Immunologist Johan Van Weyenbergh (KU Leuven) and his Belgian-Brazilian colleagues have shown that a drug used to fight arthritis also stops the process that allows the tuberculosis bacillus to infect and hijack blood stem cells.
Tuberculosis (TB) may affect any part of the body, but the spread of the disease might start in the bone marrow. Immunologists from KU Leuven and Brazil have shown that the TB bacillus hijacks the blood stem cells from the bone marrow to turn them into ideal host cells for multiplication. They also found that this mechanism can be stopped by administering an anti-arthritis drug.
About a quarter of the world population is a carrier of Koch's bacillus, which can cause tuberculosis (TB). Most people who are infected have latent tuberculosis, meaning that they don't become ill. However, this latent TB can turn into active tuberculosis when the immune system becomes weaker, for instance in the elderly or in HIV patients. Worldwide, TB claims more than 1.5 million lives each year.
TB is mostly known as a lung disease - pulmonary tuberculosis is also the infectious form - but tuberculosis can affect all tissues and organs. It is still unknown how the disease spreads through the body, although researchers already suspected that the bacillus hides in the bone marrow. In any case, the TB bacillus needs a host. And it is precisely the blood stem cells that are "tricked" into becoming the perfect hosts, as a study by immunologists from KU Leuven and Brazil has now shown.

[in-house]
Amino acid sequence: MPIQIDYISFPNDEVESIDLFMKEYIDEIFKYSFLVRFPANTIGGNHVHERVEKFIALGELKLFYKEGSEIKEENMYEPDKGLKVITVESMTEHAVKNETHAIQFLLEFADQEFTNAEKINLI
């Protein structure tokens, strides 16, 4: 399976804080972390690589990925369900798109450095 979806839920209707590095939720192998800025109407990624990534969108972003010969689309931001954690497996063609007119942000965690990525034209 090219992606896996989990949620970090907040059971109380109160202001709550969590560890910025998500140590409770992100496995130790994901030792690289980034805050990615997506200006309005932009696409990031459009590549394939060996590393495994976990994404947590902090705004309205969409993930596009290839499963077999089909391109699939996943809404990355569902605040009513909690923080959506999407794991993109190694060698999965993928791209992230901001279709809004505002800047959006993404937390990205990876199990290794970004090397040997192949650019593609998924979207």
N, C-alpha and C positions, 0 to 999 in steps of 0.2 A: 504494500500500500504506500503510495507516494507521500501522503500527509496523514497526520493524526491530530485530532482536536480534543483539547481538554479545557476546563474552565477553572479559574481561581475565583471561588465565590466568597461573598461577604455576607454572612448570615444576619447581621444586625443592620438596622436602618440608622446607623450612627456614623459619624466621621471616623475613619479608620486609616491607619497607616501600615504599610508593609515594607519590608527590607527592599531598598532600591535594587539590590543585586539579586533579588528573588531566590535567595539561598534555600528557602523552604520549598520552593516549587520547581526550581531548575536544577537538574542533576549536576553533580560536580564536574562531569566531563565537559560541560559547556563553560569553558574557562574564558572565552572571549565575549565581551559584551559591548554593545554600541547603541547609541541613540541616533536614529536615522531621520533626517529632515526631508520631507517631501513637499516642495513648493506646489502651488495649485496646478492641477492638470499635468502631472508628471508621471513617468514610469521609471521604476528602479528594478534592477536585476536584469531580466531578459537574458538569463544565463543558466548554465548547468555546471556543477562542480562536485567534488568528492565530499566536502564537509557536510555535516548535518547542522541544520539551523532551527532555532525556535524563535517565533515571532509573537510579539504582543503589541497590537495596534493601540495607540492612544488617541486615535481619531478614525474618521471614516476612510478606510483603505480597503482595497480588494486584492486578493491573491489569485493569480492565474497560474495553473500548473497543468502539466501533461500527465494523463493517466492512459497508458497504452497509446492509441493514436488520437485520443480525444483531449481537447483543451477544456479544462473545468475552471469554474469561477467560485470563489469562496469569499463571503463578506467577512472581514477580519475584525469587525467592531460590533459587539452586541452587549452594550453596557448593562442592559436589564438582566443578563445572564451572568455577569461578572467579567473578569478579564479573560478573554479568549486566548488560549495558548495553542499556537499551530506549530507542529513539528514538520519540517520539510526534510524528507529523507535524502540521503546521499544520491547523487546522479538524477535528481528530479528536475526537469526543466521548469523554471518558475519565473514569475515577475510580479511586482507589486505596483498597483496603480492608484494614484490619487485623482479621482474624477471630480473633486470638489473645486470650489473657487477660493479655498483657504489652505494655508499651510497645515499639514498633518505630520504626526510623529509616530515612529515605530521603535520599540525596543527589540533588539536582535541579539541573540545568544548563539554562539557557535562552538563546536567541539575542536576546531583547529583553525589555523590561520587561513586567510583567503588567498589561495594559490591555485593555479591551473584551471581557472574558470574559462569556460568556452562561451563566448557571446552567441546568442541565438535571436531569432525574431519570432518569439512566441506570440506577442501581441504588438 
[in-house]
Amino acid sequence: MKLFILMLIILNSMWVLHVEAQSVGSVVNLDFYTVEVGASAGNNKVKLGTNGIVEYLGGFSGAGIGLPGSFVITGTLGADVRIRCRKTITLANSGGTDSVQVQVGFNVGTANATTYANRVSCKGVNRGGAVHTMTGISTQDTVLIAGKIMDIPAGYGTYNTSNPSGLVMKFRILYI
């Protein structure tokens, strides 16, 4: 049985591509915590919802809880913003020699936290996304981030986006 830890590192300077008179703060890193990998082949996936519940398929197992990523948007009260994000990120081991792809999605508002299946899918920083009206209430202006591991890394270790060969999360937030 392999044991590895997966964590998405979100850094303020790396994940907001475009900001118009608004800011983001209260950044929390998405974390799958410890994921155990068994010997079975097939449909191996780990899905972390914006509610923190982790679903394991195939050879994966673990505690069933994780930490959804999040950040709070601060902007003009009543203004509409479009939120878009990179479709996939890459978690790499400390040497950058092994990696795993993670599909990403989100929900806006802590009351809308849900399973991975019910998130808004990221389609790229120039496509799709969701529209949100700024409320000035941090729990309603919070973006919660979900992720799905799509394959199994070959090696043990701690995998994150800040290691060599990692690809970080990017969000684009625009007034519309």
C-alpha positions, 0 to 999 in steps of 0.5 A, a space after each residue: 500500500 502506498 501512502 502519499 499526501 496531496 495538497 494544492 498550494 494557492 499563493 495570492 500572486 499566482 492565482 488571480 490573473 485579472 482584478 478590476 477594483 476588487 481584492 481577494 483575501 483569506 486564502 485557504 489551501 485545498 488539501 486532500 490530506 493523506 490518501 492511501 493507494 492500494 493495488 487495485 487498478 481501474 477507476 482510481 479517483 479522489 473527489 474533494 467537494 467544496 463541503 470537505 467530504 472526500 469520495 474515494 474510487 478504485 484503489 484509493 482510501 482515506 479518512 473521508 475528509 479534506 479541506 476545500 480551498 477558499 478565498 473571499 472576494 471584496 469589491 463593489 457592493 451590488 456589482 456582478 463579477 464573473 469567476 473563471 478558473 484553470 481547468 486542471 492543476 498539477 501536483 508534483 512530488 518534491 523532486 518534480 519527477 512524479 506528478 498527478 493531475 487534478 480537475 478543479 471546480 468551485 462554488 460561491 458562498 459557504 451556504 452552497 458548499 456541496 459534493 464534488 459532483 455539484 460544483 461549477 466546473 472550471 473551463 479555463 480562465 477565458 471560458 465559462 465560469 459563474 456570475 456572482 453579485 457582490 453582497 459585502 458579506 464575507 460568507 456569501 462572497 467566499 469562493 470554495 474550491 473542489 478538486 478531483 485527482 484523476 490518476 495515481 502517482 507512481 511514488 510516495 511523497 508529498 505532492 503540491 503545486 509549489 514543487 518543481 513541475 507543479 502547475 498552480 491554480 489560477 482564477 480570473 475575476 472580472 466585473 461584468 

The Belgian-Brazilian research team used blood stem cells from bone marrow and umbilical cord blood of healthy donors.
"We put these blood stem cells in a test tube and exposed them to the TB bacillus," says Johan Van Weyenbergh from the Rega Institute at KU Leuven, who is the co-lead author of this study. "As a result, two processes took place: the bacillus infected and started multiplying in the blood stem cells. At the same time, the blood stem cells transformed themselves into a very specific type of white blood cells. Under normal circumstances, white blood cells defend our body against infections, but in this case, they were hijacked by the bacillus and became ideal host cells."
The good news is that there is a way to stop this process. Van Weyenbergh adds, "We did a large-scale computer analysis of databases with genes that are important for both TB and blood stem cells. To our surprise, this analysis led us to a medicine against arthritis: Tocilizumab. If you administer that drug in the test tube, you kill two birds with one stone: the transformation of the blood stem cells into host cells comes to a halt and the multiplication of TB bacilli slows down."
He continues, "Running tests in the lab is not the same as actually treating patients, of course. Our paper presents the results of fundamental research. Further research and testing will be needed to explore the potential of our findings."
Source: KU Leuven